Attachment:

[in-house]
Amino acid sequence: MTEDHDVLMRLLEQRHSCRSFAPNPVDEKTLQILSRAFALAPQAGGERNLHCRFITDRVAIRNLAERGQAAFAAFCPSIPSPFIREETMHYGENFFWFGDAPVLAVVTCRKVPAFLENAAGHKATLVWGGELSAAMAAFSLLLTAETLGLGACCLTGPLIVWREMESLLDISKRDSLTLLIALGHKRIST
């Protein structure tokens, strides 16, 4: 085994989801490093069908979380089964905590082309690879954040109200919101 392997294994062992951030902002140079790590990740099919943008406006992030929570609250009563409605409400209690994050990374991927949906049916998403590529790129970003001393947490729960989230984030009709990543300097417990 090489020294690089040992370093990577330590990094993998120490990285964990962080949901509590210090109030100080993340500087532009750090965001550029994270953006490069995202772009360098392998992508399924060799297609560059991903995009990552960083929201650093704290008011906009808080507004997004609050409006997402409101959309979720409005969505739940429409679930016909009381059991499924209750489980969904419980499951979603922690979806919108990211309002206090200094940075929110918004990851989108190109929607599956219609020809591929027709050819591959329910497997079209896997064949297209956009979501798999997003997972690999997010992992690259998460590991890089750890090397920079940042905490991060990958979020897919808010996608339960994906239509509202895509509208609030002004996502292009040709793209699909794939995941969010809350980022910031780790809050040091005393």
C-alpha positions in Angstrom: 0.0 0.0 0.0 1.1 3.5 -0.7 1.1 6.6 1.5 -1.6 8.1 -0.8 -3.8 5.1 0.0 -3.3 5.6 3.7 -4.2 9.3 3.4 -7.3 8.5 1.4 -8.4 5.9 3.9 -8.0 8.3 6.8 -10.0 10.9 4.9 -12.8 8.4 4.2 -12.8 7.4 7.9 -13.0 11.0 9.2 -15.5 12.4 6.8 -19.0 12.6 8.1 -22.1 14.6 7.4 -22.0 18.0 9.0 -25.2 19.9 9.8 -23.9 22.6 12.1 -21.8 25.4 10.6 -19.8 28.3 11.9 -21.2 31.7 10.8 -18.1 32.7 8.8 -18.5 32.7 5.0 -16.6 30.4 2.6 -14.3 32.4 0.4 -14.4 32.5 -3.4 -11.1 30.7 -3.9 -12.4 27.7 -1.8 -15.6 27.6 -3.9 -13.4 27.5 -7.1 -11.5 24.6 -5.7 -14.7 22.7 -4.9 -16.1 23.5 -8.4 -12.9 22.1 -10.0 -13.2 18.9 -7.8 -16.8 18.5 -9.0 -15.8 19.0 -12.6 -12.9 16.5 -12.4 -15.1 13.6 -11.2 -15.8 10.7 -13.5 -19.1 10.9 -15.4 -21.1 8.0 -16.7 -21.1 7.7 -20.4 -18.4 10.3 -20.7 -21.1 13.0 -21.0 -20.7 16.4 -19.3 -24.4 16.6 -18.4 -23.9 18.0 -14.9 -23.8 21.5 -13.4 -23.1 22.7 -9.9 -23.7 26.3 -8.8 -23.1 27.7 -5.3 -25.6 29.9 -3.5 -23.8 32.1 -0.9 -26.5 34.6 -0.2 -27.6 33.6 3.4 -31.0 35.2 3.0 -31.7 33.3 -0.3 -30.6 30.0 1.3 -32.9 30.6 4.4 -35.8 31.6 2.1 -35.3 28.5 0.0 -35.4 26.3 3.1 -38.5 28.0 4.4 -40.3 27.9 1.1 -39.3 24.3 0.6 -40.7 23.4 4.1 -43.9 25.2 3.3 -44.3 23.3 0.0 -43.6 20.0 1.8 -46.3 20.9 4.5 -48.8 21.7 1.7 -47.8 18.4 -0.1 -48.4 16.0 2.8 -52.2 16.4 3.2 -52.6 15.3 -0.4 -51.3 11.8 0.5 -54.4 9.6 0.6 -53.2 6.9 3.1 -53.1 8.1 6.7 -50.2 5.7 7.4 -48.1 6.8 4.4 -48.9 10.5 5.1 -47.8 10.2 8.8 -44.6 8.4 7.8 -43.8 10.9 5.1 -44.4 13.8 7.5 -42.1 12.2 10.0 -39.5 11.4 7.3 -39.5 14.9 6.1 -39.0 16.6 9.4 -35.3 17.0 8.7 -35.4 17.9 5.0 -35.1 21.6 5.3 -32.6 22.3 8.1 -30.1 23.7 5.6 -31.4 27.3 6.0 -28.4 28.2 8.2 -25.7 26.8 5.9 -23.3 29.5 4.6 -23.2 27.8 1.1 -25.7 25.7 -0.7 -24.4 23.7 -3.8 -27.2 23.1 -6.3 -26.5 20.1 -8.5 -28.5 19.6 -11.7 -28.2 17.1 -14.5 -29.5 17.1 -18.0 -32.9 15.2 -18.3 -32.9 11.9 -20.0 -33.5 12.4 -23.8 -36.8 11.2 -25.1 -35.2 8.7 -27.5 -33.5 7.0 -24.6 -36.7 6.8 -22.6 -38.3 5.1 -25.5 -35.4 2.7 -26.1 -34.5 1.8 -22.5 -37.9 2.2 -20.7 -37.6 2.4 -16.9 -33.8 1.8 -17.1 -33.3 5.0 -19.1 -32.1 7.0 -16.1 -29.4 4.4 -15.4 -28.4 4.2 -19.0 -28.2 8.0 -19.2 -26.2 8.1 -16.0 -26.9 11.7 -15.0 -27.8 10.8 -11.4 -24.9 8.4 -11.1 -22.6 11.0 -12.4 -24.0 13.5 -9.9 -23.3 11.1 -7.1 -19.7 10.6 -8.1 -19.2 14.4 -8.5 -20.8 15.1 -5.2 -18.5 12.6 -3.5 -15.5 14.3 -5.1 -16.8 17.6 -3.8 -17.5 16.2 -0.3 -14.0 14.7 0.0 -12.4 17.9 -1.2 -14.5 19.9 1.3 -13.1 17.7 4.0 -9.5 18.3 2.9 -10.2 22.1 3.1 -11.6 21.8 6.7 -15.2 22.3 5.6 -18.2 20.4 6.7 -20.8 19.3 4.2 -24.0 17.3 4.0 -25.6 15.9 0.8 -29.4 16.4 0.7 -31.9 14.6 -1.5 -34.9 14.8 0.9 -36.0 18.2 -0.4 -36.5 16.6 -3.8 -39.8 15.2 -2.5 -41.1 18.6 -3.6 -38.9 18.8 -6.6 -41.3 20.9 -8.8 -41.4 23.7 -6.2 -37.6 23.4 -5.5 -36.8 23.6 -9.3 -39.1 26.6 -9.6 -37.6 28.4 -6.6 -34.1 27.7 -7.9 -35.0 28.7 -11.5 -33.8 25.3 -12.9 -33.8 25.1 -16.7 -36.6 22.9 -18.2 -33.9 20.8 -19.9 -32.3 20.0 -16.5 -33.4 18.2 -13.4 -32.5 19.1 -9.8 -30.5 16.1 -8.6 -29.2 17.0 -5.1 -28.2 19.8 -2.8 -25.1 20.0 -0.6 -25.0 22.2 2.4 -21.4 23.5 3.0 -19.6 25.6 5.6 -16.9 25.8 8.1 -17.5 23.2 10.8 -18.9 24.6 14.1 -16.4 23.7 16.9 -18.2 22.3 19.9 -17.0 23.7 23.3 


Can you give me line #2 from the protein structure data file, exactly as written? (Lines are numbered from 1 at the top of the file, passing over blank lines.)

Amino acid sequence: MTEDHDVLMRLLEQRHSCRSFAPNPVDEKTLQILSRAFALAPQAGGERNLHCRFITDRVAIRNLAERGQAAFAAFCPSIPSPFIREETMHYGENFFWFGDAPVLAVVTCRKVPAFLENAAGHKATLVWGGELSAAMAAFSLLLTAETLGLGACCLTGPLIVWREMESLLDISKRDSLTLLIALGHKRIST